By William Opalka
The chairman of the New York State Senate energy committee called on the Public Service Commission Wednesday to immediately implement the nuclear subsidy in the proposed Clean Energy Standard before the entire proposal is finalized.
The move came a day after Exelon said it would close its 620-MW Nine Mile Point Unit 1 nuclear facility early next year if the state doesn’t complete regulations and have a signed contract with the generator by the end of September. (See Exelon Threatens to Close Nine Mile Point 1.)
“There is one thing everyone agrees on, and that’s the pressing need to make sure that our nuclear fleet does not retire prematurely due to current economic conditions in the energy sector,” said Republican Joseph Griffo, chairman of the Senate Energy and Telecommunications Committee.
The “Tier 3” of the CES is a special payment for nuclear generating stations that credits them for zero carbon emissions. Other tiers of the CES create incentives for wind, solar and other renewable resources.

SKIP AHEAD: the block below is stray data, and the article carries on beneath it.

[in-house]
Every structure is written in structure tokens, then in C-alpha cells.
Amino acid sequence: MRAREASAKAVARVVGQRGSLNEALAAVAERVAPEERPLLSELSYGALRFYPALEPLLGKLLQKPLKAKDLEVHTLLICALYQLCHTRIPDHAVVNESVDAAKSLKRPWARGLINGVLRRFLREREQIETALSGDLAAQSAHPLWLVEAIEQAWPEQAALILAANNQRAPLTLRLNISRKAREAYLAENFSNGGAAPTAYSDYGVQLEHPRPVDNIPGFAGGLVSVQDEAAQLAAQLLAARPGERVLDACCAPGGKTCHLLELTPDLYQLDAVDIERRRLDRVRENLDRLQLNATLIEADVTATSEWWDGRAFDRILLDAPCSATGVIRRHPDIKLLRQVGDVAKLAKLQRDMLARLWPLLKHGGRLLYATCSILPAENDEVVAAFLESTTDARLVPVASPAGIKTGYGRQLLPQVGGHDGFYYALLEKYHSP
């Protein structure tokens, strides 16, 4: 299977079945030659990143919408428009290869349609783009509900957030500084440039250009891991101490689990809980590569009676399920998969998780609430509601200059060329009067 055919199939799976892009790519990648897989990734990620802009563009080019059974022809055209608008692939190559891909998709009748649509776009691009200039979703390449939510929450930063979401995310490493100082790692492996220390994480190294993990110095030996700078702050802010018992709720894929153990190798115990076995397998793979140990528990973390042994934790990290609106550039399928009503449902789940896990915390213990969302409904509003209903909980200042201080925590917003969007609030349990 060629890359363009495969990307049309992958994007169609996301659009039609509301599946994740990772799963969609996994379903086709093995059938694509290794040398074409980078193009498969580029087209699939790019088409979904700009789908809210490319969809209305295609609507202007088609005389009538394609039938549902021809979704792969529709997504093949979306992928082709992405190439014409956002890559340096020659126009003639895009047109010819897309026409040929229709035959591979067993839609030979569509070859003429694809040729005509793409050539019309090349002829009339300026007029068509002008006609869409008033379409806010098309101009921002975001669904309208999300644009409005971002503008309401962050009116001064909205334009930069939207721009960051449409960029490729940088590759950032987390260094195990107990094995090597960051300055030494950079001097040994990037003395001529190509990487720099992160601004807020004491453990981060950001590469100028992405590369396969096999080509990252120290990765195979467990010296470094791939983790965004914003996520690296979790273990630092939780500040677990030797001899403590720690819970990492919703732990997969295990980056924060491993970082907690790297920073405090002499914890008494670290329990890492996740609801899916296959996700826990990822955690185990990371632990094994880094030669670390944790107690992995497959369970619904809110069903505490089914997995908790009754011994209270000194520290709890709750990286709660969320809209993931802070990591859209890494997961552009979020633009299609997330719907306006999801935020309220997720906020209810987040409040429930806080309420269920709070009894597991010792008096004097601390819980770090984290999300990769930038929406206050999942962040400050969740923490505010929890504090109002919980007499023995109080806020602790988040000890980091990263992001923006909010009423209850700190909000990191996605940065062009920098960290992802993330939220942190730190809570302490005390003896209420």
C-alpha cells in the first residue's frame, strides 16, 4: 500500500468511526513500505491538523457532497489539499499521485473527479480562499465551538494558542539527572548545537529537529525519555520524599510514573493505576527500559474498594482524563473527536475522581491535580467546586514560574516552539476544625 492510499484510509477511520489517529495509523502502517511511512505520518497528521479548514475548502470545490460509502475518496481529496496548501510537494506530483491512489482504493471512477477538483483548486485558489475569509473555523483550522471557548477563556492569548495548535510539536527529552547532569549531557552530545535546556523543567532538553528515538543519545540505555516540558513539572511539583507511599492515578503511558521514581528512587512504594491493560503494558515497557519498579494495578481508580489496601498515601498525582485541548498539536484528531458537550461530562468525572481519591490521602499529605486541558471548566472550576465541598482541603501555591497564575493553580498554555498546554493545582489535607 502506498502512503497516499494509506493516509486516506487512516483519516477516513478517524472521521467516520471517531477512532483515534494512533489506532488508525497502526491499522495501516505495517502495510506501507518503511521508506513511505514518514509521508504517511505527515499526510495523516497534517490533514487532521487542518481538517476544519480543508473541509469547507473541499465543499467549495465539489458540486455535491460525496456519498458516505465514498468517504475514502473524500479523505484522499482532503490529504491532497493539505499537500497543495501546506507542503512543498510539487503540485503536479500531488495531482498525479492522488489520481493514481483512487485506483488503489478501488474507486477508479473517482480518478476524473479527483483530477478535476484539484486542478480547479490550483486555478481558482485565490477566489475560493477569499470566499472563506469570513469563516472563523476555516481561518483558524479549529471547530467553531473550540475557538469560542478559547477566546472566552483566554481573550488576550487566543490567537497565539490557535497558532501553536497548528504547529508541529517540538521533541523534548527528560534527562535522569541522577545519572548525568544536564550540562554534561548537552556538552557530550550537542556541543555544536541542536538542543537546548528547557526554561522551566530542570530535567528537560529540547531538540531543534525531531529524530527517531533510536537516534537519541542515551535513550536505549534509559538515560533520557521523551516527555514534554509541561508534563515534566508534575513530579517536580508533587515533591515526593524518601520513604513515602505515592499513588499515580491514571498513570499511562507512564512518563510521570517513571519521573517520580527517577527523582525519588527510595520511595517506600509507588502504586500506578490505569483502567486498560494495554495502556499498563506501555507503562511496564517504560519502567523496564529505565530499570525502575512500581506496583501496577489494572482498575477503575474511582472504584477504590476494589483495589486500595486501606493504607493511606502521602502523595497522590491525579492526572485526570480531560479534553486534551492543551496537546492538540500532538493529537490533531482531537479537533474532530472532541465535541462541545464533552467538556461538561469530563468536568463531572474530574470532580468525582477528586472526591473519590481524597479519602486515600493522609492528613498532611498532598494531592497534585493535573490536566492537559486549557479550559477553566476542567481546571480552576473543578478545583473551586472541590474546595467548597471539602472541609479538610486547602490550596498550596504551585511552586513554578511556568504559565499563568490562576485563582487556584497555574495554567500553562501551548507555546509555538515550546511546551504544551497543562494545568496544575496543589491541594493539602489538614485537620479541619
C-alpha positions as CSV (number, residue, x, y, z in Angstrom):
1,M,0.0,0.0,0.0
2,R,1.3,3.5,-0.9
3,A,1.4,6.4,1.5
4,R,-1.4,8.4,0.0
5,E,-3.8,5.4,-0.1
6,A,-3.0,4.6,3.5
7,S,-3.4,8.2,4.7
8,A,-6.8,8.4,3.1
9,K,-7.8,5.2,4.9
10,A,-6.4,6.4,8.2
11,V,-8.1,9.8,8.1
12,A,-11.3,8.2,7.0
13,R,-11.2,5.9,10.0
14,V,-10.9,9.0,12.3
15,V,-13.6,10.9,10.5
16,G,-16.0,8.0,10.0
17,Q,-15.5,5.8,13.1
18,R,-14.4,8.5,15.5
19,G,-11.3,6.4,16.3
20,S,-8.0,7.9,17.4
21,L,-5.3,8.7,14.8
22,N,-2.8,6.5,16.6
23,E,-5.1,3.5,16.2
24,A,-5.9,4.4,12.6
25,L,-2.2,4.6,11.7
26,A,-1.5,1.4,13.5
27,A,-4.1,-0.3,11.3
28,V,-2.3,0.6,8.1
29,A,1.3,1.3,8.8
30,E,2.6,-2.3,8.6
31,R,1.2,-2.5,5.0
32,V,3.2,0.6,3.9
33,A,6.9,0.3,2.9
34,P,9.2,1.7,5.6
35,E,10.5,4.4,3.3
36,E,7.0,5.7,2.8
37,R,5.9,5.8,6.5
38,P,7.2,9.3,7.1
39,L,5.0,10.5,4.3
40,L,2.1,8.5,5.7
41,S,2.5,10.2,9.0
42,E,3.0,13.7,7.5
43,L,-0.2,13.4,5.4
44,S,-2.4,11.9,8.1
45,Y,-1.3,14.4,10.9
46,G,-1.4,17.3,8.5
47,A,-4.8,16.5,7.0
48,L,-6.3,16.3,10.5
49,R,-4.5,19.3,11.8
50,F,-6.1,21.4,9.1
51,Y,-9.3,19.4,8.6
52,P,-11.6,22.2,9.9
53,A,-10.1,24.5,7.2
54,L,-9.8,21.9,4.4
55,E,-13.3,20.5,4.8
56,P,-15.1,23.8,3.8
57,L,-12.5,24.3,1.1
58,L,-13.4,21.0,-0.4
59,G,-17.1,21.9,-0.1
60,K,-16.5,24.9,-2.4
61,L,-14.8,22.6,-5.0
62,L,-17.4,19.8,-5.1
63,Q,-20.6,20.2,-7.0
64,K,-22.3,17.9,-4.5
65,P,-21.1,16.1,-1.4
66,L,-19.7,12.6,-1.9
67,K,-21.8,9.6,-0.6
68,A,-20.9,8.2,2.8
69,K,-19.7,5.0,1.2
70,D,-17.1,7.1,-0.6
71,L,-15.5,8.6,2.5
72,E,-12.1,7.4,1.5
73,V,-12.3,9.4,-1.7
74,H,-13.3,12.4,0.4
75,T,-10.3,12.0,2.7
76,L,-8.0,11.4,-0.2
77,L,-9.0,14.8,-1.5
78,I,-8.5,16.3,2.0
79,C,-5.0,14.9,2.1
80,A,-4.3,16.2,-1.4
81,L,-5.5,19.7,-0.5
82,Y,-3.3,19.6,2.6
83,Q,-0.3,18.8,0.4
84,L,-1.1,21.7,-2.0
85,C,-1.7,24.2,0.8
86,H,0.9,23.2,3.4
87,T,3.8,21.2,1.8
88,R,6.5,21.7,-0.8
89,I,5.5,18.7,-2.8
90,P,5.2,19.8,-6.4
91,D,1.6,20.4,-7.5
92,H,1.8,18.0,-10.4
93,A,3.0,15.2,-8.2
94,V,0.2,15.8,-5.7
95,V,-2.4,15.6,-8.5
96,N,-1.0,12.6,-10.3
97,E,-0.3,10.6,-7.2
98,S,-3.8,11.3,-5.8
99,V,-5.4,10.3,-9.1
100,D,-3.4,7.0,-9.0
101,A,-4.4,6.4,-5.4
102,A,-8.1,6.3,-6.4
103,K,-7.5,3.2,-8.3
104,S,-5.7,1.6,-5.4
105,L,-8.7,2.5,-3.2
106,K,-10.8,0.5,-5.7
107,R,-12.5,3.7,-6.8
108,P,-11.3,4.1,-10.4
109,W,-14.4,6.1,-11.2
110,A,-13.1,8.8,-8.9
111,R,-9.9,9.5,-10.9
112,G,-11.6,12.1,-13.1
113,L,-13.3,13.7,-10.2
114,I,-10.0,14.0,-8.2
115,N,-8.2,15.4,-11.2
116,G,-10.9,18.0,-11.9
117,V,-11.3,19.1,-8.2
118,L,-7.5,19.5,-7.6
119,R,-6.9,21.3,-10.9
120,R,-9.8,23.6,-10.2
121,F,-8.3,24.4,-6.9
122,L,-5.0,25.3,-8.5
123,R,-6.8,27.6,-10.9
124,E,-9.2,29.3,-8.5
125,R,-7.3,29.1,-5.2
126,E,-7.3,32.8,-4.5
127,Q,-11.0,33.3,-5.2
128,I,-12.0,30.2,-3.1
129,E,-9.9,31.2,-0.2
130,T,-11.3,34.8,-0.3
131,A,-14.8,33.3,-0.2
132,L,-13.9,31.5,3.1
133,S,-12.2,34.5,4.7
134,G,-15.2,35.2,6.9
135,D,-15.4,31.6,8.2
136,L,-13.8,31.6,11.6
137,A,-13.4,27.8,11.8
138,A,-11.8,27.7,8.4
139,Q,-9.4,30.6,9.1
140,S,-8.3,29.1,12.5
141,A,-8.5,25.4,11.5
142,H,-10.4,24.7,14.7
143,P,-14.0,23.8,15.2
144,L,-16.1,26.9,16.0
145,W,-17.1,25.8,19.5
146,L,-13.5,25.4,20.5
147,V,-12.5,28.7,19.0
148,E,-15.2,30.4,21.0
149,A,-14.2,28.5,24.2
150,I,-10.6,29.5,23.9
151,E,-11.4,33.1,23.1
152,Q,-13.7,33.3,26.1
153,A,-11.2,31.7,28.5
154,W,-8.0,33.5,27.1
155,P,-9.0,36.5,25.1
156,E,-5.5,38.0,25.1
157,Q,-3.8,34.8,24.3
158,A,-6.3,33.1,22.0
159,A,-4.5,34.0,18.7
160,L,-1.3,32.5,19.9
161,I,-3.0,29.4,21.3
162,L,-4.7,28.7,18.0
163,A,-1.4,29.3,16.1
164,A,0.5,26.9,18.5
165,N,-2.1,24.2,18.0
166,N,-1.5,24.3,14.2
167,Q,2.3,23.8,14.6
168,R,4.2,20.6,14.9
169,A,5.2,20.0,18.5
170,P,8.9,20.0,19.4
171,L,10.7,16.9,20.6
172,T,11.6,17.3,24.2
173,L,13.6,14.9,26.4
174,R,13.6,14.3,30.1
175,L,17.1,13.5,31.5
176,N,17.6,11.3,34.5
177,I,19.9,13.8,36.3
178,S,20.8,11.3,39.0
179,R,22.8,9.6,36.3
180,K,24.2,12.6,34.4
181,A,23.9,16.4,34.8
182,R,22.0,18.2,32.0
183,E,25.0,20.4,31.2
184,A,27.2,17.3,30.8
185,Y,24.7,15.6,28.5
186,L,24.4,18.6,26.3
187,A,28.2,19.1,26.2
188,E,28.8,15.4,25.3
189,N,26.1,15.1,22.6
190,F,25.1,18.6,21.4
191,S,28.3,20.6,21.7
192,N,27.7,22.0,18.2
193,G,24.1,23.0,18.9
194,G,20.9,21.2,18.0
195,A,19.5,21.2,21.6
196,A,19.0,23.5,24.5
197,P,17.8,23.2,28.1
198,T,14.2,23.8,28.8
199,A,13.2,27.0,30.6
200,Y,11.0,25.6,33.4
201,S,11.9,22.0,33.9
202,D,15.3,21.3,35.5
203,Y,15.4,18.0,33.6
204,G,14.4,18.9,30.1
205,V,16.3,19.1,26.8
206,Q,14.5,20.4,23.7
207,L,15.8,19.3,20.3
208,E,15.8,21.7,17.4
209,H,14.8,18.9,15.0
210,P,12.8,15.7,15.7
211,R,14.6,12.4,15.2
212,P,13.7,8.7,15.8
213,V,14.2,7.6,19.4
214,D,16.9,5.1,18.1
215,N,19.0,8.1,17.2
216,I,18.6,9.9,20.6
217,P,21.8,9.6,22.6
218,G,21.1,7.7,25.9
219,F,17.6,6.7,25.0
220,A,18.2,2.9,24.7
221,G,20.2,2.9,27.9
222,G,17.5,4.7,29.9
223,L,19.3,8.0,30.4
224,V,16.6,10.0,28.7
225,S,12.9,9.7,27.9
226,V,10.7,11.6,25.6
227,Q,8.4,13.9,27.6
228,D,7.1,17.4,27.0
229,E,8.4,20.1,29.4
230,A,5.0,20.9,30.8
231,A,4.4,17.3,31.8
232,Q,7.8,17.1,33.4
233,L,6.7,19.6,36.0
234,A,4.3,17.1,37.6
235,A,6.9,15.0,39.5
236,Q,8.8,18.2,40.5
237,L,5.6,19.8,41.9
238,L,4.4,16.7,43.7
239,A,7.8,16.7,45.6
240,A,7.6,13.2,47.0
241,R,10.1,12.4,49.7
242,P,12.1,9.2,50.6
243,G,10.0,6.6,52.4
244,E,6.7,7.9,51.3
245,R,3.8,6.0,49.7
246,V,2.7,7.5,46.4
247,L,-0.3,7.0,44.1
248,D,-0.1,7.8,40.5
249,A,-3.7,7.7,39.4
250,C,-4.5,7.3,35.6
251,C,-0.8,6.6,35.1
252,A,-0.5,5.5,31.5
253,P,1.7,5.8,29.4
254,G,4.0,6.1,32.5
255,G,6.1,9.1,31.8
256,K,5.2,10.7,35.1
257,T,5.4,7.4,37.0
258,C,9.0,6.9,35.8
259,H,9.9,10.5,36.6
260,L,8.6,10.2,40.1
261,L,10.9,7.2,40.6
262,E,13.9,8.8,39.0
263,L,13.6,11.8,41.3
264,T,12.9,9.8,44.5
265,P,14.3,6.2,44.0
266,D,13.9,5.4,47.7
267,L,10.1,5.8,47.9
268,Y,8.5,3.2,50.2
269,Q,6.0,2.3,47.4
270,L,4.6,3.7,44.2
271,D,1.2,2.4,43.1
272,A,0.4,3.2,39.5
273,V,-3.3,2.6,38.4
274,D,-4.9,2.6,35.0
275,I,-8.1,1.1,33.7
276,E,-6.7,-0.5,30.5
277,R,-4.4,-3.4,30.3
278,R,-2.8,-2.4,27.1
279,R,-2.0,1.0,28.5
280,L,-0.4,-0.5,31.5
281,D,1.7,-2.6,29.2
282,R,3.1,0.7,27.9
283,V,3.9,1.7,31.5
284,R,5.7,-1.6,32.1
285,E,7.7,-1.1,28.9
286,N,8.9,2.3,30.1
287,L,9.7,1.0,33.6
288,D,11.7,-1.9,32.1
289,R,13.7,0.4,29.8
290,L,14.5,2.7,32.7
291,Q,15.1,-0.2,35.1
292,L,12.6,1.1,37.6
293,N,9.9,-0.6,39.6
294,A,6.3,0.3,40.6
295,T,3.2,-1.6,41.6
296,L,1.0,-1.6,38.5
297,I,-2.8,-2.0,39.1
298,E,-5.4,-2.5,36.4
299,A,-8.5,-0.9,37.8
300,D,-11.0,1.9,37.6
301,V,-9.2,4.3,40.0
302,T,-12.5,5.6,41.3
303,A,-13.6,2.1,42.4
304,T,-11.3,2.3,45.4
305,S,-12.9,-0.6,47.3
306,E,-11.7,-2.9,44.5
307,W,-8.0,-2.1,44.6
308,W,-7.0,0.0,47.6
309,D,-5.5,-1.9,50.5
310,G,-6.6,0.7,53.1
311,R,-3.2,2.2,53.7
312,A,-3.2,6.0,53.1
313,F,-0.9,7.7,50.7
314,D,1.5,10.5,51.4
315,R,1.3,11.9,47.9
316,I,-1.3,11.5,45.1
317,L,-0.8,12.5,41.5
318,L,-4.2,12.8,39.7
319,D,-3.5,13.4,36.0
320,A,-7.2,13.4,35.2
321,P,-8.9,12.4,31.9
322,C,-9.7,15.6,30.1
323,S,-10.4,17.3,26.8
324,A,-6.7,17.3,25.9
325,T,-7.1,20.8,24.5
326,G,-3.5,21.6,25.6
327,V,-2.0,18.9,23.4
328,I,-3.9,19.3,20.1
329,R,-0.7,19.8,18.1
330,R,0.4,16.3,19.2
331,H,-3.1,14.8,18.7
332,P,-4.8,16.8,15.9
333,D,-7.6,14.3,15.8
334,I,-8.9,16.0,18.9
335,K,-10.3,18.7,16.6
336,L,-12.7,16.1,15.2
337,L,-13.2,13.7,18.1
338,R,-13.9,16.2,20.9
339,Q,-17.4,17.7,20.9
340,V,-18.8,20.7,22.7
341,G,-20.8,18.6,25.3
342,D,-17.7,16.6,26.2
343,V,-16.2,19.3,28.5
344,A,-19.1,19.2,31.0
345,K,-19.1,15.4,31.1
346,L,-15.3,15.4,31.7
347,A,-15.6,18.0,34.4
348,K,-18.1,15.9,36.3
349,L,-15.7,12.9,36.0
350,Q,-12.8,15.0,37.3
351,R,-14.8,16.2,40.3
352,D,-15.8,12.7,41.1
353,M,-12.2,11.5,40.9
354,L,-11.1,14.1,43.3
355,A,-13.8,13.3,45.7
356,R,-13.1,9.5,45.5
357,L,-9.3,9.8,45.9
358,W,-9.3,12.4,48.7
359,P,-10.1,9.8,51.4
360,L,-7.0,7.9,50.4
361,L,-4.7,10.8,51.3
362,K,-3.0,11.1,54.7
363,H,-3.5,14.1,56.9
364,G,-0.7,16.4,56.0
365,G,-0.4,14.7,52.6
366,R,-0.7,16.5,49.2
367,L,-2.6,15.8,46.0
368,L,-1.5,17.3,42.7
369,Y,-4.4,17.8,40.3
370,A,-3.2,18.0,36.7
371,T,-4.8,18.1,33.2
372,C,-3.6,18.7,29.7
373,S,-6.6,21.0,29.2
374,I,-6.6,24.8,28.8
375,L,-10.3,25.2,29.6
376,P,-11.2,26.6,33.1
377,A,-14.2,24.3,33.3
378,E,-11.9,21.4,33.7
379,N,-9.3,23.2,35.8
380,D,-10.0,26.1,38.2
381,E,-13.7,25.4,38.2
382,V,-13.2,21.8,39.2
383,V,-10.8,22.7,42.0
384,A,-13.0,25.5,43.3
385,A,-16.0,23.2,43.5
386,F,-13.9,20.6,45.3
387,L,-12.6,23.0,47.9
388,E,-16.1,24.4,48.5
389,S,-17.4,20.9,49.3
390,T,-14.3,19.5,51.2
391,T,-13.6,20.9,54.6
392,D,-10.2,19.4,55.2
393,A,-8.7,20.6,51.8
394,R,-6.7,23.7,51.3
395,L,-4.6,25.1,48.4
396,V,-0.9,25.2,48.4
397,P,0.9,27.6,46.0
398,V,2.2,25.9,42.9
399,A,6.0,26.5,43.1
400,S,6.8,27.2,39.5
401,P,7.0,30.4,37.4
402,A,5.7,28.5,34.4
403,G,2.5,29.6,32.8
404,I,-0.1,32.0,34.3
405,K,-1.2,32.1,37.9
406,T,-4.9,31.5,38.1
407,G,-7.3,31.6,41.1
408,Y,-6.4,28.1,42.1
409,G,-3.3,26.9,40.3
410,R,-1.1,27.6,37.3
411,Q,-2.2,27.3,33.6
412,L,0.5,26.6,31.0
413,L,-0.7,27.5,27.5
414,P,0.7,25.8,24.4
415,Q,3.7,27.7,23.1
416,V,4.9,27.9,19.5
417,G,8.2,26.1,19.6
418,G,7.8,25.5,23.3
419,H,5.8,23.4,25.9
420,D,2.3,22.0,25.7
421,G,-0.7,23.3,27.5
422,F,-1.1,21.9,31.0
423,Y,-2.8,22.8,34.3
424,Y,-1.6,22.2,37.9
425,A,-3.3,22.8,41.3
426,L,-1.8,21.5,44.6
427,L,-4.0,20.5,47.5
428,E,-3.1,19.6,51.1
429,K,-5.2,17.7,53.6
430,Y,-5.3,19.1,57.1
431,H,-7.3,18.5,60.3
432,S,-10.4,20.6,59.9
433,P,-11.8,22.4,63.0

“There are many opinions about how best to go forward with the broader Clean Energy Standard and, in particular, how to do so in the most cost-effective way for consumers,” Griffo said. “We need to slow down and evaluate the full CES more carefully in order to reach our goals while protecting ratepayers.”
The PSC on Thursday reiterated that the CES would be completed this summer. (See Stakeholders Debate New York Clean Energy Standard.)
“The department fully understands the difficulties facing the upstate nuclear fleet, which is why we have been working for the past six months to create a plan that will ensure the future viability of these emission-free resources and continue New York’s progress in reducing greenhouse gas emissions,” it said in a statement.
Griffo was joined in his statement by several state legislators from districts that include or are near to the upstate nuclear fleet on Lake Ontario. The other plants are Exelon’s Nine Mile Point Unit 2 and R.E. Ginna station near Rochester and Entergy’s James A. FitzPatrick plant. Entergy has said it will close FitzPatrick, and Gov. Andrew Cuomo has excluded its Indian Point facility near New York City from eligibility for the CES.
Separately, the Oswego County Industrial Development Agency issued its own statement advocating quick action.
“Nine Mile Point 1, and the thousands of families and jobs it supports, as well as the surrounding community, and our state, needs regulators to implement the CES as soon as possible. We are very close to the finish line in this regulatory process, and the news that the plant could shut down without the CES is a reminder that the state’s economic and environmental future is now at stake,” CEO L. Michael Treadwell said.